Wednesday, July 17, 2013

note to self

who i am
cannot be measured
by pages read
words written
or posts published

i am not
defined by success

who i am
cannot be rated
by peer approval
or faculty accolades

i am not
subject to opinion

who i am
is only visible in mercy's light
undeserved redemption

i am not
what i do

i am not
who they think

i am

a story he's writing
his treasured possession
and released magnify His goodness
and celebrate His grace
i am His

Monday, July 1, 2013

shedding our (theological) skin

Summer spells more time to read with my kids, which I love. We're so spoiled to live across the street from one of the best children's libraries in the country! (But you would think we lived an hour away if you saw the stacks of books we lug home every time we go.)

As it turns out, children's books are a great source for theological reflection. While reading The Butterfly Story by Anca Hariton, I learned something new about caterpillars. And that new thing came in handy in a recent conversation with another student.

She came to me for help on a paper, but after that we chatted for a bit. She expressed that being in grad school has been confusing for her. She feels like the God she learned about as a child is different than the God she's learning about at Wheaton. Now when she prays she's not sure who she's praying to. And that's disconcerting.

We didn't go into detail about the particular differences between her childhood theology and what she's hearing in class. But I've felt that tension before, too. You don't want to turn your back on your childhood faith and the people who instilled it in you. But you trust that your professors know what they're talking about, at least most of the time. The choice between them is sometimes awkward and painful!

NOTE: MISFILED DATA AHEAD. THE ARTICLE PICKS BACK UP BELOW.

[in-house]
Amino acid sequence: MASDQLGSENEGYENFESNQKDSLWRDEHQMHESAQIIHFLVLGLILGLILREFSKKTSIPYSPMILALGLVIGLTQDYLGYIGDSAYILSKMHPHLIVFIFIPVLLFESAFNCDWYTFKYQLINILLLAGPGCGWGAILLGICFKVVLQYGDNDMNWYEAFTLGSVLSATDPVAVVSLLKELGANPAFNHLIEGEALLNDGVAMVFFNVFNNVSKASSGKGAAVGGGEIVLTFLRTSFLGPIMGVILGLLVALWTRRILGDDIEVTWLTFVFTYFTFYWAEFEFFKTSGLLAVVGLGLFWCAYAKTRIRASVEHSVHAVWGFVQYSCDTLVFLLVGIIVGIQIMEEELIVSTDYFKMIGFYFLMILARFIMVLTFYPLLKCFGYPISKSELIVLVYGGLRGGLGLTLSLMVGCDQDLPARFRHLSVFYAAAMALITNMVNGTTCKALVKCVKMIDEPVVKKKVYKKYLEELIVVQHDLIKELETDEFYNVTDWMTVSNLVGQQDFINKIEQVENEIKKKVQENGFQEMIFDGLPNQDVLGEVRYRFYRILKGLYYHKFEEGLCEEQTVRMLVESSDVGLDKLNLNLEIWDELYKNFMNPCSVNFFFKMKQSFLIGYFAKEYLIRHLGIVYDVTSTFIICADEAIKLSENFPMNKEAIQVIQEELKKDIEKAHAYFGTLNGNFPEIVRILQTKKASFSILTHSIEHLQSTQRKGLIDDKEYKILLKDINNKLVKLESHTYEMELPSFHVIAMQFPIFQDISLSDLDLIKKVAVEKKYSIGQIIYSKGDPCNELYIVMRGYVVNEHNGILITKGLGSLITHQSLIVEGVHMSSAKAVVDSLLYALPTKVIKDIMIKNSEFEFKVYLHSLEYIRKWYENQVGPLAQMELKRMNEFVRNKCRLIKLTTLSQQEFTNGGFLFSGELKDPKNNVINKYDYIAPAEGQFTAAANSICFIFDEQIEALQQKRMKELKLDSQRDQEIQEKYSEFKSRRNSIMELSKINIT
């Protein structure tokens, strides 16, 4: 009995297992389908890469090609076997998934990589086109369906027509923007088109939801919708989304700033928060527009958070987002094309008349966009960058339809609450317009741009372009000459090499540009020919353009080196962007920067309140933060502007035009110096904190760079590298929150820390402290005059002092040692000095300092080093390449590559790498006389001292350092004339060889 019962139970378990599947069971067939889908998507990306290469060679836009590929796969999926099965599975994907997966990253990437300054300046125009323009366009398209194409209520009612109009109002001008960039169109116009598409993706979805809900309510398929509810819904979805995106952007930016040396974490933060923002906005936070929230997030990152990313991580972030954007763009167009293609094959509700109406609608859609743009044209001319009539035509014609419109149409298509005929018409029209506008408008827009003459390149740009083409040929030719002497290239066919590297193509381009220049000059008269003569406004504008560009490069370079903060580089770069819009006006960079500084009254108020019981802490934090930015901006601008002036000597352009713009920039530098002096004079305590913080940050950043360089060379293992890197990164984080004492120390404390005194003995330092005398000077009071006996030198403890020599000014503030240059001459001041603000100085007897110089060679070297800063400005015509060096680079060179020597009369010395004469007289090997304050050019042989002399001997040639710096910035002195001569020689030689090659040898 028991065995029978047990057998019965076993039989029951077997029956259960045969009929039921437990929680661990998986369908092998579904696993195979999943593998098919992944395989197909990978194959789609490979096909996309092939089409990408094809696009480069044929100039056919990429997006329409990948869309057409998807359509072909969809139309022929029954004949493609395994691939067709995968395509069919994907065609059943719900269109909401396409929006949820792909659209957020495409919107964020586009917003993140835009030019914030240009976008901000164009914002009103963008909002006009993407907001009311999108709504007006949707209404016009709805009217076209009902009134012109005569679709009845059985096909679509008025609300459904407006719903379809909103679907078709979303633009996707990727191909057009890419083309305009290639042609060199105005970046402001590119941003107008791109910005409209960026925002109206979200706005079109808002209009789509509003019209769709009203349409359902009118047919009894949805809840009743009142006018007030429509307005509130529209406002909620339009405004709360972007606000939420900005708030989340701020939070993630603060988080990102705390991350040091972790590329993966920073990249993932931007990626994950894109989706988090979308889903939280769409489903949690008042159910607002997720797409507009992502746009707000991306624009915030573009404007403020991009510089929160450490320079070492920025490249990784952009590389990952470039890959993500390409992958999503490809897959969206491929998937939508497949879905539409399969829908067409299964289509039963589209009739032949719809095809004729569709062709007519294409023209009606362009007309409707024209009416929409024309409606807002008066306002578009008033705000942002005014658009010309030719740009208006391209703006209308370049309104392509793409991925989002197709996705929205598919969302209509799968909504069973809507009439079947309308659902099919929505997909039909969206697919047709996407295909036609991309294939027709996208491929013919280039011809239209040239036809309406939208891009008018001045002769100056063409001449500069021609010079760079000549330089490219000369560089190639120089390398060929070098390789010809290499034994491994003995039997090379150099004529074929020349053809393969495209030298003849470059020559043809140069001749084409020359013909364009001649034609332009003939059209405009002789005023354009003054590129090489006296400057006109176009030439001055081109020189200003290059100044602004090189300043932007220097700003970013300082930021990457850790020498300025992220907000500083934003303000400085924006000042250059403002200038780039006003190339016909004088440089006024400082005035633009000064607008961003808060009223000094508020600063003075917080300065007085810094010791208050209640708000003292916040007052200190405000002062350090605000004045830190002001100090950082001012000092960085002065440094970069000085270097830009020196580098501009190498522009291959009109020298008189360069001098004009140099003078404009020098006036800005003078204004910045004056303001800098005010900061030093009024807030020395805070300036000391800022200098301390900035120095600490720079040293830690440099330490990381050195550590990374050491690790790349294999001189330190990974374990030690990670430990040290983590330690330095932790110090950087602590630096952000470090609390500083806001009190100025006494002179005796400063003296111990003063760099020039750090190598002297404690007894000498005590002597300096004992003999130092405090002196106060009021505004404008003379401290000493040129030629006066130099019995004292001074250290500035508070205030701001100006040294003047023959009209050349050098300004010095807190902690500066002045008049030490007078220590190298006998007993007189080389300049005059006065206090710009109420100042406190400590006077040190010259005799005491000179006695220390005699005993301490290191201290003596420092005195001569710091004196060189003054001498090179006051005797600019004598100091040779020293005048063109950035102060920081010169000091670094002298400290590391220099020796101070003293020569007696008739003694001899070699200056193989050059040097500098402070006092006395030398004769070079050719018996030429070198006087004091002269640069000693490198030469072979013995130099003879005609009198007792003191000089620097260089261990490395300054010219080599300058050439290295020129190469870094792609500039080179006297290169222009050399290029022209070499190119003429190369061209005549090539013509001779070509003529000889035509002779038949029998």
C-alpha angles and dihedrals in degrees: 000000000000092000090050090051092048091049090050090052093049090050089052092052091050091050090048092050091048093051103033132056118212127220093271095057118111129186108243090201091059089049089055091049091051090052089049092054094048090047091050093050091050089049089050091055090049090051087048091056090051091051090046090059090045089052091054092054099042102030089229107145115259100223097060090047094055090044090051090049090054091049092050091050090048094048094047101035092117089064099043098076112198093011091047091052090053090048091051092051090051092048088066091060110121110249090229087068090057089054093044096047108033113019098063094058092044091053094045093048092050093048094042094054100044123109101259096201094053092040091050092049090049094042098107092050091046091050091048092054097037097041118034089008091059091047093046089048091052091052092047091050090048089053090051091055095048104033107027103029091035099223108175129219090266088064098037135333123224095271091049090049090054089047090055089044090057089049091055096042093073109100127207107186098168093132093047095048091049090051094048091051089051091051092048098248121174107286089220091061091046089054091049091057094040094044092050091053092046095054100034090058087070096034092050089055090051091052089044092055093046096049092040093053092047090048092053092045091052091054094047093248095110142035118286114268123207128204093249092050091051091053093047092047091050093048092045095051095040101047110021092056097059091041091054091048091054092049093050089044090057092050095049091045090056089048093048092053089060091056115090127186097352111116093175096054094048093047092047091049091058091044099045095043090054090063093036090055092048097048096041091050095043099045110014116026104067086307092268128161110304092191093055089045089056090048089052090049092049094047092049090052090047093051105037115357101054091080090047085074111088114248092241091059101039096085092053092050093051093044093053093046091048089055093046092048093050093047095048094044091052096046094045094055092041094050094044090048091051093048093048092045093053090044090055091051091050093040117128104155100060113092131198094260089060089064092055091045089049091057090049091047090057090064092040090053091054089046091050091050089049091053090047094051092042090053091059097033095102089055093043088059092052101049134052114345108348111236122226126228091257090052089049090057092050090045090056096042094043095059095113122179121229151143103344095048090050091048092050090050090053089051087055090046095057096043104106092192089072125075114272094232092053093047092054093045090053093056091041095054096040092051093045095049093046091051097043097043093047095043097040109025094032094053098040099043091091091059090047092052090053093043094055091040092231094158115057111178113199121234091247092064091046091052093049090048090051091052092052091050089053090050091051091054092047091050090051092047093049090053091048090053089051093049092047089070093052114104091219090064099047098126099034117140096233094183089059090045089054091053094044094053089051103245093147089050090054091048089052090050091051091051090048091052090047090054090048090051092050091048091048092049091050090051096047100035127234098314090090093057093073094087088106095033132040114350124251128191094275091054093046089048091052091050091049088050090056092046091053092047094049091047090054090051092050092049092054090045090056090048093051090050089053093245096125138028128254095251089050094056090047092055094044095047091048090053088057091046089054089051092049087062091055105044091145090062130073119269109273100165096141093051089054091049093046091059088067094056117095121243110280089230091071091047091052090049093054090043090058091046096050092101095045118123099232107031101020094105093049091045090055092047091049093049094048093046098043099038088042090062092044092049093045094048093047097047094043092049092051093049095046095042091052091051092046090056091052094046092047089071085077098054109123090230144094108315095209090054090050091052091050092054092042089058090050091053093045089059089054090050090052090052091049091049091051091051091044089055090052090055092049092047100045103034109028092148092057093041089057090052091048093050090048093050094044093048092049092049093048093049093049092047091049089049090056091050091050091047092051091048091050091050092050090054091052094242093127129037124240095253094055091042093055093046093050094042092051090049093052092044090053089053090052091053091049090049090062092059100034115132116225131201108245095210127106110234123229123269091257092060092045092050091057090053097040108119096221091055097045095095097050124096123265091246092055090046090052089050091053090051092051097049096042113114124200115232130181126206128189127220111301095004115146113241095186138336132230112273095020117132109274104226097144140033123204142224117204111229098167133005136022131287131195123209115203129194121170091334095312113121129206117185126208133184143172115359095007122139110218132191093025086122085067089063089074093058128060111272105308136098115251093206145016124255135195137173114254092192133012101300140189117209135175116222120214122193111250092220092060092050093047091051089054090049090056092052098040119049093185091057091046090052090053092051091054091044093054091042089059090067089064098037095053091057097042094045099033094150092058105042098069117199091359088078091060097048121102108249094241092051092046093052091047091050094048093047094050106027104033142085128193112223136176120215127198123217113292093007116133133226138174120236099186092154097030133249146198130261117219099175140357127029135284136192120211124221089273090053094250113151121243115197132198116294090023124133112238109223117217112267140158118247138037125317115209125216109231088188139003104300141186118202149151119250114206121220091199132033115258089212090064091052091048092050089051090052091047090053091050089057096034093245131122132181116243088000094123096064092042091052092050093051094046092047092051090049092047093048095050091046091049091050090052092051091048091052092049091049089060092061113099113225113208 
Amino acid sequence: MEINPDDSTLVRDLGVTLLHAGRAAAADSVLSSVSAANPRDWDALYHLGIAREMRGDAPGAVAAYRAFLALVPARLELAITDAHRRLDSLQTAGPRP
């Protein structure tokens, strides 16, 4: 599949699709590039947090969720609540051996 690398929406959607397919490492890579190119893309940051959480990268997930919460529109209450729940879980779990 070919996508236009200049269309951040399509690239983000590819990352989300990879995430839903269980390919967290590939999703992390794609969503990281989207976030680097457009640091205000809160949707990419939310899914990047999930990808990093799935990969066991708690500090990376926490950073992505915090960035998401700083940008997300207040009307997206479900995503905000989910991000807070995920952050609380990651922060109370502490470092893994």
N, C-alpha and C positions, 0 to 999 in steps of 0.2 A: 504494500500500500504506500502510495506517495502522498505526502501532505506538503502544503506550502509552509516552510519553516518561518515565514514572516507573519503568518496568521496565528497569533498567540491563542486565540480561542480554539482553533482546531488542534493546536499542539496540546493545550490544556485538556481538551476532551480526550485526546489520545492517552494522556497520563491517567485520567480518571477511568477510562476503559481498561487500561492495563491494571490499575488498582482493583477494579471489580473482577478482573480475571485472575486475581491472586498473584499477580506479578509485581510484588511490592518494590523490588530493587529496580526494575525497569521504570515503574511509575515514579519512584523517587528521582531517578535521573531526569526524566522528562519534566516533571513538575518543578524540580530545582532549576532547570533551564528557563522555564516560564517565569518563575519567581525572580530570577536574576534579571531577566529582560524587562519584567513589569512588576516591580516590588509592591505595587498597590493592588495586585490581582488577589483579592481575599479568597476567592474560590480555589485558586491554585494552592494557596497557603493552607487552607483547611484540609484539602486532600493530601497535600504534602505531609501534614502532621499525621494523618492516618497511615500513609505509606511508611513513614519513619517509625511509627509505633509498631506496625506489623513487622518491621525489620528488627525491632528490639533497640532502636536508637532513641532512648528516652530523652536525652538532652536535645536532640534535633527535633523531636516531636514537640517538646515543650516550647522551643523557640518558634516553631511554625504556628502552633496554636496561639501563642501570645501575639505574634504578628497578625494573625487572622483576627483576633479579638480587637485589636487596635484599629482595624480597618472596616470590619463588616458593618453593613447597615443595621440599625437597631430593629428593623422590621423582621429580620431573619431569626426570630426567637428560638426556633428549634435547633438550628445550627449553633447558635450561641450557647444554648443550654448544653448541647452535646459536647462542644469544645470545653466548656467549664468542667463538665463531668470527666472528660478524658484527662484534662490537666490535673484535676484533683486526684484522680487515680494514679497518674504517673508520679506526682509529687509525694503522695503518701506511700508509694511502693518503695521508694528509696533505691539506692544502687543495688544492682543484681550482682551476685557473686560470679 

Everything seemed so simple before seminary. Your job was to read your Bible, pray, and tell other people about Jesus. You were supposed to tell them that he died on the cross for their sins and that if they ask him into their hearts they can go to heaven to live with him forever.

But then you discover that reading the Bible is not that simple. The Bible never talks about "asking Jesus into your heart." And "Jesus" doesn't make any sense without the Old Testament background. Furthermore, you're told that Westerners tend to over-emphasize individuality and miss the corporateness of the Bible. It's not about "me and Jesus" but about identifying with the believing community. And then your professor points out  "heaven" is not forever. It's only temporary. The real forever is in the new creation. All that makes sense, but it's crippling, because you're not sure how to talk about the gospel anymore. How can I encourage people to read the Bible without getting stuck in hermeneutics? What is the gospel if it's not "me asking Jesus in my heart so I can live in heaven forever"? What do I tell them?

Here's where the Butterfly Story can be helpful. Everyone knows that a caterpillar turns into a butterfly while it's in the chrysalis (a.k.a. cocoon). But did you know that while it's a caterpillar it outgrows its skin several times? It starts out small, but as it eats and grows larger its skin gets tighter and tighter until it splits open, allowing the caterpillar to wriggle out, fill up with air, and keep eating and growing.

The first skin was not defective. It was right for beginning. It did the job. But it's not big enough to accommodate all the growth the caterpillar needs to experience so that it can become what it was designed to be.

Faith is like that. Our simple ideas about God work for a season. By God's grace they get us where we need to be to learn more. But they can't accommodate everything. We must keep eating and keep growing and not be afraid to shed our skin when things get tight. God hasn't changed. But sometimes our picture of who he is and how he works needs filling out. And that's ok. It's all part of growing up.